Thailand: Thailand to spend RM23.8bil more to boost growth in provinces
BANGKOK: Thailand’s parliament on Friday approved an additional 190 billion baht (RM23.85bil) in public spending this fiscal year, aimed at improving growth outside its capital, as the military government tries to stimulate a sluggish economy.
The majority of the additional budget, 115 billion baht (RM14.44bil), will go into funding local initiative projects, according to an official document detailing the spending plan.
This will be the first major budget allocated by the government to specifically boost growth outside of Bangkok, which economically overshadows the rest of the country by a long way.
Thailand’s original budget for the 2017 fiscal year, which started in October and lasts until September this year, was 2.73 trillion baht (RM342.84bil). Of this amount, 548 billion baht (RM68.82bil) was allotted for government projects.
“We want the country to be able to compete in the global market, but we can’t only keep investing in Bangkok,” Finance Minister Apisak Tantivorawong told parliament.
“This will spread wealth to the provinces and in turn decrease disparity.”
Apisak also added that he expected the extra spending to boost economic growth by 0.4-0.5 percentage point this year.
Thailand’s junta often comes under criticism for struggling to kick-start the economy since it seized power in 2014, when political unrest brought South-East Asia’s second-largest economy to the verge of recession.
The country’s GDP growth was just 0.8% in 2014, 2.8% in 2015 and estimated at 3.2% in 2016.
The plan to disperse wealth into the rural economy, although economically driven, could be slightly politically motivated, said Kan Yuenyong, executive director of the Siam Intelligence Unit think-tank.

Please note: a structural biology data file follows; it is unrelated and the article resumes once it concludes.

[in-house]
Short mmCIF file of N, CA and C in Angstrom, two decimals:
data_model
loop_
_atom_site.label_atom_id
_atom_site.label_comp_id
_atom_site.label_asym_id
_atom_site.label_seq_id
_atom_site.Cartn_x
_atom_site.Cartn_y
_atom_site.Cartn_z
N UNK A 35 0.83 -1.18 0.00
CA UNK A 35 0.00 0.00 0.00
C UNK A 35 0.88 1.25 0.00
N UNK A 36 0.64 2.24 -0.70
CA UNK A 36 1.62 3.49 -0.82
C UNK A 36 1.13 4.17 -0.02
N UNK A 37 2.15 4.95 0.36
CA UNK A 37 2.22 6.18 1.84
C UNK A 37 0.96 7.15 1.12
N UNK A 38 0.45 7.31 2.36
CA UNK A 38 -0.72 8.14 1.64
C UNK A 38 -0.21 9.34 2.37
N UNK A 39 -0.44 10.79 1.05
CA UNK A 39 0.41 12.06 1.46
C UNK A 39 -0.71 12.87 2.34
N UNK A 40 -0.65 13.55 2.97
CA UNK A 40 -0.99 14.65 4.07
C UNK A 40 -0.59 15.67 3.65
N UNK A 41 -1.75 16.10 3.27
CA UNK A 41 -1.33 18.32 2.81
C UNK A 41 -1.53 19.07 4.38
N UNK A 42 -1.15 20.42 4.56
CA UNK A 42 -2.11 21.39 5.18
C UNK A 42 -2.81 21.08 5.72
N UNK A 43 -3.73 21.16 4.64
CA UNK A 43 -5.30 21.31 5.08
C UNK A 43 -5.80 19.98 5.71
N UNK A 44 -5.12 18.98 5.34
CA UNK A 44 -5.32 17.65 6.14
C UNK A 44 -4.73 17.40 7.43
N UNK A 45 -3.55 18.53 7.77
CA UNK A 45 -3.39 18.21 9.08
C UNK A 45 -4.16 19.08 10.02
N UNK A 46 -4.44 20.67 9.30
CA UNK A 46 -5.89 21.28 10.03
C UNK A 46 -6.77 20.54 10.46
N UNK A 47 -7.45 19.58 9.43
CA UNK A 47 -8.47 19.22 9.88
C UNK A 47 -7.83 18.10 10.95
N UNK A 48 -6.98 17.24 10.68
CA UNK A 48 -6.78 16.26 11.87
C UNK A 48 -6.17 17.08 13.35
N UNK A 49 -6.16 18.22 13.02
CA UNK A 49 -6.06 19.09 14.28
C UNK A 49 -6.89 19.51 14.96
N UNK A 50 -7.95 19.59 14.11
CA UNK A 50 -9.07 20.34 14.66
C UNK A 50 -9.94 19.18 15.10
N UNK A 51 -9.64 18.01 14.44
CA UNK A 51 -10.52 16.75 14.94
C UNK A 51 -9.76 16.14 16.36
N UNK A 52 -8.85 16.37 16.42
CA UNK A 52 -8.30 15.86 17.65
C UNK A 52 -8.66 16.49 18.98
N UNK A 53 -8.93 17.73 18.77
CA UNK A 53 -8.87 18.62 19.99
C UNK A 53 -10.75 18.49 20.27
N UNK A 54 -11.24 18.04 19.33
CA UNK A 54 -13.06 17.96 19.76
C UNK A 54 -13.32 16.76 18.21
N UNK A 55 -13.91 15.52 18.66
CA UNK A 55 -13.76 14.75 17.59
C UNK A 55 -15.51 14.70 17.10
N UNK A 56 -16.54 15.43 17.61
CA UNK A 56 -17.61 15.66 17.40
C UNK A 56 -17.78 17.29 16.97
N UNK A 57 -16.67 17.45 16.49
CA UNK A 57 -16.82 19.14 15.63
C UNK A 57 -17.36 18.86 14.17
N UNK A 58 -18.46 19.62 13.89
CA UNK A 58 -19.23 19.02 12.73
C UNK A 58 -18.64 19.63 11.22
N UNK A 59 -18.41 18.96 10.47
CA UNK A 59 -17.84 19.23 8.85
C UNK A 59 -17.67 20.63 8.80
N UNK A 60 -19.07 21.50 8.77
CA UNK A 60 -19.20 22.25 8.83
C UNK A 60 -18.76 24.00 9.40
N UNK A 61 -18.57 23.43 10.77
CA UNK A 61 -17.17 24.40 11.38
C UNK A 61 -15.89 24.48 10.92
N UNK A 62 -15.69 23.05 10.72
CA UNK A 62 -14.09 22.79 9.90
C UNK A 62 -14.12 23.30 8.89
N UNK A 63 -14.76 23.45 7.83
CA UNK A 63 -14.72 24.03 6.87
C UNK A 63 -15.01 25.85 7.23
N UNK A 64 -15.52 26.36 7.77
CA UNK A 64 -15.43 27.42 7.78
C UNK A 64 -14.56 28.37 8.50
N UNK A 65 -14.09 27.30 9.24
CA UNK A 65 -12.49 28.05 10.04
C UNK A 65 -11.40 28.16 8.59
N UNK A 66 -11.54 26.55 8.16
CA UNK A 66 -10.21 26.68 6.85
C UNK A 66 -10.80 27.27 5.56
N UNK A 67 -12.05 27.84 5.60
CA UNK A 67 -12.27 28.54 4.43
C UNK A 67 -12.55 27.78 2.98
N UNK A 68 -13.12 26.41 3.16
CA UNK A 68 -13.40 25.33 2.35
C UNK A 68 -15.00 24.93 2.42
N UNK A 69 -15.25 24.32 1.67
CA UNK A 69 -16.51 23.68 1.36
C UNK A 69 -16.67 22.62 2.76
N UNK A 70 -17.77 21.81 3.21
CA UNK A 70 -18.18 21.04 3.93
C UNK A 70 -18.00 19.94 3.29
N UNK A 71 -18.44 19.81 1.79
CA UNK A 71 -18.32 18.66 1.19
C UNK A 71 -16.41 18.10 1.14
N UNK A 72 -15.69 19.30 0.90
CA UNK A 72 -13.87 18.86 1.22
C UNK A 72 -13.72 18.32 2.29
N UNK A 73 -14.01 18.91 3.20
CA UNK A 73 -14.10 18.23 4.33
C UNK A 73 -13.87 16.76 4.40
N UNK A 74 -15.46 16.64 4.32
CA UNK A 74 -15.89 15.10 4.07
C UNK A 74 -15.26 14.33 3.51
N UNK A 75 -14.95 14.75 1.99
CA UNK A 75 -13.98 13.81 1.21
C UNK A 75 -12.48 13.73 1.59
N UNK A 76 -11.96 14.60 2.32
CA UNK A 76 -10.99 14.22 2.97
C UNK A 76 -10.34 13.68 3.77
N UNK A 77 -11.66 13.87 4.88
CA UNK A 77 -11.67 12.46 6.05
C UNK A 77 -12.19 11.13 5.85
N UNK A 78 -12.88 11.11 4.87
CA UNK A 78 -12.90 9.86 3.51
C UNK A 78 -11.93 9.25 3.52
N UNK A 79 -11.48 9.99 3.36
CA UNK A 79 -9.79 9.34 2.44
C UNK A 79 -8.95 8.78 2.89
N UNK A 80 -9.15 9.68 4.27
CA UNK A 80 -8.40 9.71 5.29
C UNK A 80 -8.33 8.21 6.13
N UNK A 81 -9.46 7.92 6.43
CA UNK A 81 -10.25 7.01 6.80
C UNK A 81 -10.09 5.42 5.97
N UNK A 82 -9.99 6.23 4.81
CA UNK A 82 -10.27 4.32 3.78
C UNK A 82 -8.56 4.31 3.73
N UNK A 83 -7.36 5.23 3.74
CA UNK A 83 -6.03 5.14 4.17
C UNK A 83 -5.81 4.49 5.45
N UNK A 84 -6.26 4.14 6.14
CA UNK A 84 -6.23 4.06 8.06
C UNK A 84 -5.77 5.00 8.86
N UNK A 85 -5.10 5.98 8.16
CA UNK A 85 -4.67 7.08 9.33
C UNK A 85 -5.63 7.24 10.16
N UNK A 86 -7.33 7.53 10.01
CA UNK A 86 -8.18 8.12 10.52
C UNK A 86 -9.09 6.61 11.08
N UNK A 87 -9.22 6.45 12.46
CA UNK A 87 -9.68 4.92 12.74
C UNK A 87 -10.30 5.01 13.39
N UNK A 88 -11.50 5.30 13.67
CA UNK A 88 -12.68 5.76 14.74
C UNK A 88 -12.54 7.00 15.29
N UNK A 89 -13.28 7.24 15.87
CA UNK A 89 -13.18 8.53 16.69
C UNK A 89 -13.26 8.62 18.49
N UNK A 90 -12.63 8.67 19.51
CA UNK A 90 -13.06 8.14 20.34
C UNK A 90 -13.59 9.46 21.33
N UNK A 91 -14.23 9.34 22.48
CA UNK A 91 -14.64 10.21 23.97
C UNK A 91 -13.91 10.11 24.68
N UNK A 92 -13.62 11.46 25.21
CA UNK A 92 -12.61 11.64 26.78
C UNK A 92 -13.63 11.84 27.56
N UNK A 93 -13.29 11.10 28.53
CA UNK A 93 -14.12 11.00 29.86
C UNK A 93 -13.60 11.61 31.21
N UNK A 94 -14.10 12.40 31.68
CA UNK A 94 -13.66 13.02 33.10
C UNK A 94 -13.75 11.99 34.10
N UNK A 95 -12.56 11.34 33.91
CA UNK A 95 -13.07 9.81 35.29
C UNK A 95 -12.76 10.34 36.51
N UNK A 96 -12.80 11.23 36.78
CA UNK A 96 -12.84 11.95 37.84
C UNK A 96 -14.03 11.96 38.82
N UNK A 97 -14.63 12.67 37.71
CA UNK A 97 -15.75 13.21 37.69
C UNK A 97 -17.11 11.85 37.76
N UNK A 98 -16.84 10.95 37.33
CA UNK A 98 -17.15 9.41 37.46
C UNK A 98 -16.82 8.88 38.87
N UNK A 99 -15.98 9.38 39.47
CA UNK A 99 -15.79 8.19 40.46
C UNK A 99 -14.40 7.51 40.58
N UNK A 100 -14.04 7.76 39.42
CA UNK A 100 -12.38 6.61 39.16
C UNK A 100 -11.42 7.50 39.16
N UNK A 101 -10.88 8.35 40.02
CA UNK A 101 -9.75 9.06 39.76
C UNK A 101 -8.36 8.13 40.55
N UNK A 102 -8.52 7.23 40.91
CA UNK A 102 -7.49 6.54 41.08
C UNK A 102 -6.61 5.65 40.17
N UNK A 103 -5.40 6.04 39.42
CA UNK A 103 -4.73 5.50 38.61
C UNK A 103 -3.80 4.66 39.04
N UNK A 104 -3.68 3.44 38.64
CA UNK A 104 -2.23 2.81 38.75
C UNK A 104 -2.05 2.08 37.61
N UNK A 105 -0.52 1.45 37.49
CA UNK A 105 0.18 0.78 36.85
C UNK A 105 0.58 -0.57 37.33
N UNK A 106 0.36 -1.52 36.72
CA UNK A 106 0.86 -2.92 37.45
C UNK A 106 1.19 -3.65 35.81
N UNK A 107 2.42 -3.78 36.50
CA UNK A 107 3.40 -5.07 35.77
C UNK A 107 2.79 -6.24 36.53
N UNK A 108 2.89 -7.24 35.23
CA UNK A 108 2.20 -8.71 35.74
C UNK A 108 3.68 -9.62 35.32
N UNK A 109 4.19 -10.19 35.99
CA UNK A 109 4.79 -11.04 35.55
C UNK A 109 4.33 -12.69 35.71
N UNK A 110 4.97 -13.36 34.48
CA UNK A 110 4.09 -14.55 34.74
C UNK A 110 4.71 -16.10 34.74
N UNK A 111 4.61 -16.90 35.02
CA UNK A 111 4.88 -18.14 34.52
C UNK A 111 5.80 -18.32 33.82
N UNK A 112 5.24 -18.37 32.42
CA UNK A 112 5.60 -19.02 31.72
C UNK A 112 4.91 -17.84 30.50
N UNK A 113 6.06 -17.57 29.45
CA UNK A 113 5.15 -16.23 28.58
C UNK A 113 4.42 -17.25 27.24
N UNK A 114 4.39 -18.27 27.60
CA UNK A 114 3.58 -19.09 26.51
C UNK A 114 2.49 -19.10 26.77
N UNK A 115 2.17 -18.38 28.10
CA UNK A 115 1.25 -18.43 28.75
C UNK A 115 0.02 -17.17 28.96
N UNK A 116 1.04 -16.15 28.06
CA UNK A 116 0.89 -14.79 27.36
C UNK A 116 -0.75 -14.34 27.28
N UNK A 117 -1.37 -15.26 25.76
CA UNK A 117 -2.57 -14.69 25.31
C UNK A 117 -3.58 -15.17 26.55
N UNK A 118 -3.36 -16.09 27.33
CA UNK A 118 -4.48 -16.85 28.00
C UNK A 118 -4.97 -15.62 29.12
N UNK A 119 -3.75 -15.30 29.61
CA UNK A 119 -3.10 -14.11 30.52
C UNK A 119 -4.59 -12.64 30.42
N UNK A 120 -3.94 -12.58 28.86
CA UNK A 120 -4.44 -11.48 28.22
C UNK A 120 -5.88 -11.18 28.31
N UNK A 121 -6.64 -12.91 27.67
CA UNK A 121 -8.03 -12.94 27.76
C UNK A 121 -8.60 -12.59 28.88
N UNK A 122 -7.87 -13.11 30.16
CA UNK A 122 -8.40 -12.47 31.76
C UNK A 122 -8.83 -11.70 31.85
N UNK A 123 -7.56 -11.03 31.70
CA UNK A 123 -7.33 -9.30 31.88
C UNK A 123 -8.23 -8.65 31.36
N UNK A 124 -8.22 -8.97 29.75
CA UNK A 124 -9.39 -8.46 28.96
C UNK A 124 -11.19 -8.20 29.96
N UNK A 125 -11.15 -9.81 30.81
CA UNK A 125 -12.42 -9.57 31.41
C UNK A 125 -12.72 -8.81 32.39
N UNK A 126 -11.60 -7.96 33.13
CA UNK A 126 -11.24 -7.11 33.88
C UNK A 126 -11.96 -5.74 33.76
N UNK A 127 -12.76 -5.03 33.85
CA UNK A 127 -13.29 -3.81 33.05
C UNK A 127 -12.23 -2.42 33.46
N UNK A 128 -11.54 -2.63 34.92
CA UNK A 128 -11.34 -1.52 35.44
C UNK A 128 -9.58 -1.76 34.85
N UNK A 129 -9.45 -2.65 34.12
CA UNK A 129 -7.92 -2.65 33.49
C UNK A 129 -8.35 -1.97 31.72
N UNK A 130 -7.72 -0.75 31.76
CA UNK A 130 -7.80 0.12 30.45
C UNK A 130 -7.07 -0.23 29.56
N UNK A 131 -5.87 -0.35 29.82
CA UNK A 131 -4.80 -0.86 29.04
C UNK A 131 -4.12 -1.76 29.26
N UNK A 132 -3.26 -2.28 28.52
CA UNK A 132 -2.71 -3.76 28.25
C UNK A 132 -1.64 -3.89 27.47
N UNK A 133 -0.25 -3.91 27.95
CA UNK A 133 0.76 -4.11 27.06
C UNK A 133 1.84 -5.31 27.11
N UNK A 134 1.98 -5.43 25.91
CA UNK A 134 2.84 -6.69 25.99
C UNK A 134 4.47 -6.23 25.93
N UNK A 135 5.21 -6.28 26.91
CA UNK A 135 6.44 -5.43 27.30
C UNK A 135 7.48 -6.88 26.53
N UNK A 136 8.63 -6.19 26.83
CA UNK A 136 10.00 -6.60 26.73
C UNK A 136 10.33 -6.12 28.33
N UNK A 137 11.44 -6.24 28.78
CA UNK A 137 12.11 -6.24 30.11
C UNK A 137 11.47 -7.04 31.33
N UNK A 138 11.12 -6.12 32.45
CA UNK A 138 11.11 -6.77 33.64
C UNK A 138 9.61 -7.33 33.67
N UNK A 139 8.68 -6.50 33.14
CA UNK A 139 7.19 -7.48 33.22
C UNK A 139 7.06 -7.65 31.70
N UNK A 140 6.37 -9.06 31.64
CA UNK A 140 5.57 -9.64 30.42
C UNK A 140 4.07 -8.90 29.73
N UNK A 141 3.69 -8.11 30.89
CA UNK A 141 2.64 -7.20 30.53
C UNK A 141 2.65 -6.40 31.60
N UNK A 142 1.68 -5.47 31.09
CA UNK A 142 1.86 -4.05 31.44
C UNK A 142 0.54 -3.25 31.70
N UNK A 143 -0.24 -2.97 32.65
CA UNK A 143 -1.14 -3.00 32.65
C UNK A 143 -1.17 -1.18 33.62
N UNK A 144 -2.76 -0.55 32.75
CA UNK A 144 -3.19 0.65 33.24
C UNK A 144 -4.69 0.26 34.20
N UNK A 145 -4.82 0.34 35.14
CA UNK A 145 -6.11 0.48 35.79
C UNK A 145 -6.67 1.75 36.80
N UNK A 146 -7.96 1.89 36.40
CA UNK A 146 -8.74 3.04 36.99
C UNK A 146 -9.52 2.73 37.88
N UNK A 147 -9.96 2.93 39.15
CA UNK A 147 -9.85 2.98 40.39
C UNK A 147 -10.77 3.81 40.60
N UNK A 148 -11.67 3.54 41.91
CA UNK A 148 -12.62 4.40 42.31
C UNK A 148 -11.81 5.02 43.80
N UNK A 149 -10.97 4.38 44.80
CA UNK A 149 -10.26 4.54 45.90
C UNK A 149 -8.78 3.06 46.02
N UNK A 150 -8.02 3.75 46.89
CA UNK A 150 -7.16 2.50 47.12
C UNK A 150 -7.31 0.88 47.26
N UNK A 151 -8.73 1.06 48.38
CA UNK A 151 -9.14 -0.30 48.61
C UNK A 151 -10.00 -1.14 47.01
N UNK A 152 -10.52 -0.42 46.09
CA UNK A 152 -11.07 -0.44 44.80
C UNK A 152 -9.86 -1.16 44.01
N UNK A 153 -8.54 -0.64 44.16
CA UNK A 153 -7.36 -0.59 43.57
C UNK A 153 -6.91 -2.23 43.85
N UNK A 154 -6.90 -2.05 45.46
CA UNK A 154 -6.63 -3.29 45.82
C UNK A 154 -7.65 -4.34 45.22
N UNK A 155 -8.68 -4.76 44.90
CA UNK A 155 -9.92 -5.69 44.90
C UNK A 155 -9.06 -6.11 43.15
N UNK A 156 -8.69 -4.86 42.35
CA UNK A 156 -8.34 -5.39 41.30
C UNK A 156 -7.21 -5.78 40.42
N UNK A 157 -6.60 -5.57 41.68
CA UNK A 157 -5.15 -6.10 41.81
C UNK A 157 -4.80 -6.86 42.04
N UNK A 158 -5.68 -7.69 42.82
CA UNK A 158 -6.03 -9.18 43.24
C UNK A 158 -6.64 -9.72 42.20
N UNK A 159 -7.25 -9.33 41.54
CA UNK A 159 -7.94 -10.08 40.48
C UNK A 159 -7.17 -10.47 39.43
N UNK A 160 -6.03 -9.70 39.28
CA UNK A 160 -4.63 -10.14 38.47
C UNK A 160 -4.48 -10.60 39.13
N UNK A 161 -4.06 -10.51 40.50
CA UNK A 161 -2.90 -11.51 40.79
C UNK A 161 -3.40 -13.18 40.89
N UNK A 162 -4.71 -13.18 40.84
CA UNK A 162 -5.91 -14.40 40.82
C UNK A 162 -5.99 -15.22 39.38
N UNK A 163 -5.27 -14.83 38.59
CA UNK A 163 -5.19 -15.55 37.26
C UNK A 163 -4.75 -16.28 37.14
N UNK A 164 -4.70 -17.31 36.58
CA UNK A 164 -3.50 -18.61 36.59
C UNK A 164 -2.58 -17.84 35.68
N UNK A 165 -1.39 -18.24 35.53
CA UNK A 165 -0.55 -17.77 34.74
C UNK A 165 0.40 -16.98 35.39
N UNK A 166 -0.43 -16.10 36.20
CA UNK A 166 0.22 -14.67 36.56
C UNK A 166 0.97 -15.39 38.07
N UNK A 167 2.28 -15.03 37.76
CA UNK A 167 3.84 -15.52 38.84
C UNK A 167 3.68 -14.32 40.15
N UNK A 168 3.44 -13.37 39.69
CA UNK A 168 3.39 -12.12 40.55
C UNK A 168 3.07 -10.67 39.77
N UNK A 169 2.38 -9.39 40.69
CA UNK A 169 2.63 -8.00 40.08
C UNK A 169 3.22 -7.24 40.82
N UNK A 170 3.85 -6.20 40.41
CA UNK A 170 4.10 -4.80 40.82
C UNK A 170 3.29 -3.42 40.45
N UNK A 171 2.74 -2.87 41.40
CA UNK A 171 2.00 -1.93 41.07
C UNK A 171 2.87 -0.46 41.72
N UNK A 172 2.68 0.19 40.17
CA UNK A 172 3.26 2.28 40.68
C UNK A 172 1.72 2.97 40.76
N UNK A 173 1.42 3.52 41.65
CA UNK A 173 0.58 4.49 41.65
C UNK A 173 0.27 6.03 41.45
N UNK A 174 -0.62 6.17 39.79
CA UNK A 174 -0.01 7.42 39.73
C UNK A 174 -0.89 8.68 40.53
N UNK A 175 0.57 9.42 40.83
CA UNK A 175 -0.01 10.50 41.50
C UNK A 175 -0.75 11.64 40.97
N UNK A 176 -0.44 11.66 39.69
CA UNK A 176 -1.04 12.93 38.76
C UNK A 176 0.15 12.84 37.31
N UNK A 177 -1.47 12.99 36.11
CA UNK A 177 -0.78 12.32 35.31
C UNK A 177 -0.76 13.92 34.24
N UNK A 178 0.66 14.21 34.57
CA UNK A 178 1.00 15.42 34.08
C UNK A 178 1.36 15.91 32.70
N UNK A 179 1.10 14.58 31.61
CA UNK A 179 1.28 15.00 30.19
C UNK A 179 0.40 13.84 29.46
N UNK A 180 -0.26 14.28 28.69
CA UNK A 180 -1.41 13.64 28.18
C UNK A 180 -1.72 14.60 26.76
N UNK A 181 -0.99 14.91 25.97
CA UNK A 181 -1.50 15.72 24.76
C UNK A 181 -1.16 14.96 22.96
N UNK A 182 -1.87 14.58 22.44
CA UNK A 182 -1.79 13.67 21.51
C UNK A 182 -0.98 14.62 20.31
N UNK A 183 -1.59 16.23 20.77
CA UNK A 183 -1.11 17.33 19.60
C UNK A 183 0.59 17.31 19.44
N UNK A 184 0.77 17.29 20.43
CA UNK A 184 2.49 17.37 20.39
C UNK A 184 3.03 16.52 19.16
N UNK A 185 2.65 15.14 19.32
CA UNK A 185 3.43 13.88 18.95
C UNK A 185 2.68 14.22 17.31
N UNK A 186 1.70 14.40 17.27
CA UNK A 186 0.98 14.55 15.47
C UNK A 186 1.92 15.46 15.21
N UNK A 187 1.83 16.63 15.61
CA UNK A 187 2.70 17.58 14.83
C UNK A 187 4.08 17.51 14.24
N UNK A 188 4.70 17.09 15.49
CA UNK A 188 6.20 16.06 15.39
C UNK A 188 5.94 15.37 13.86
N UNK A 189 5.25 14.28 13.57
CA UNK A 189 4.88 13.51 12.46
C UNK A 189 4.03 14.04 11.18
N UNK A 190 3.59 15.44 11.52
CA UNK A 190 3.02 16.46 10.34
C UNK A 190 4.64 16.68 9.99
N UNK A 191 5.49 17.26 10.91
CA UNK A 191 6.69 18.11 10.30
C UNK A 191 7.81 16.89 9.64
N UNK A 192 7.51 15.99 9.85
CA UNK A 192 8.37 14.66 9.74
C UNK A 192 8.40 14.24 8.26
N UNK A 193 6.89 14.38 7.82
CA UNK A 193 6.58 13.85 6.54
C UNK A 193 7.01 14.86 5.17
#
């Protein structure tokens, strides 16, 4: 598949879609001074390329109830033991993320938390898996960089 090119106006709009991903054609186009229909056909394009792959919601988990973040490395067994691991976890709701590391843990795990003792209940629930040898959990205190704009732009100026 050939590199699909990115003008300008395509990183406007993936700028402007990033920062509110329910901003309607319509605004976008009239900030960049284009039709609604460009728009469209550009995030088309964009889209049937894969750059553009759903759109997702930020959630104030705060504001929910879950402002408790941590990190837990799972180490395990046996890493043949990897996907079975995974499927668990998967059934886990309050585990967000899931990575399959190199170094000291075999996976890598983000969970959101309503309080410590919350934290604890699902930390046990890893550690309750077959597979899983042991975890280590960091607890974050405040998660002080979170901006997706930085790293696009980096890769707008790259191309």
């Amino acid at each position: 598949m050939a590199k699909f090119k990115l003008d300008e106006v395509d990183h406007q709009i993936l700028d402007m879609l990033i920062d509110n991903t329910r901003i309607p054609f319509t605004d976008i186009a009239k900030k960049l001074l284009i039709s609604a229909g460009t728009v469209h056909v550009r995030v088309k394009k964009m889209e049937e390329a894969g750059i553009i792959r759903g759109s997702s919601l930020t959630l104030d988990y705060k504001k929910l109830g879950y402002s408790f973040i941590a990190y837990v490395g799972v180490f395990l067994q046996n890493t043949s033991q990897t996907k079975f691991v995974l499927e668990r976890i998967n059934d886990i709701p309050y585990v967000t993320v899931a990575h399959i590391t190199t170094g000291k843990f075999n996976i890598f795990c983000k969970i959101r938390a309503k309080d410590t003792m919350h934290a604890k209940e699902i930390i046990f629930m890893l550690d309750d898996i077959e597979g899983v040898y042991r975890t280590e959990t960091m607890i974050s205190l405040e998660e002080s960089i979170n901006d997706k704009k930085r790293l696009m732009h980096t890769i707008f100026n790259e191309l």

“This government hasn’t until now been able to show that they can do better than politicians in improving the economy,” Kan told Reuters.
“They know they have to convince people otherwise, and they know it has to start from the provinces.”
Reducing social and economic disparities is one of the goals listed in a 20-year national development plan set by the ruling military.
The poorest regions of Thailand, the north and northeast, are the strongholds of populist former Prime Minister Thaksin Shinawatra, ousted by the army in 2006, and his sister Yingluck, who was overthrown in the 2014 coup.
The size of the economy per capita in the northeast was a fifth of that in Bangkok, according to the most recent figures for Gross Regional Product from Thailand’s National Economic and Social Development Board in 2013.
The northeast was the only region of Thailand to vote against the new military-backed constitution in a referendum last year.
Worachai Hema, former member of parliament of Yingluck’s Pheu Thai party, said the plan would help people at a time of sluggish economy, but it could also have an implication ahead of a general election expected late this year or next year.
“This could be seen as a sort of campaign for the government or its networks who might want to go into politics in the future,” Worachai told Reuters. – Reuters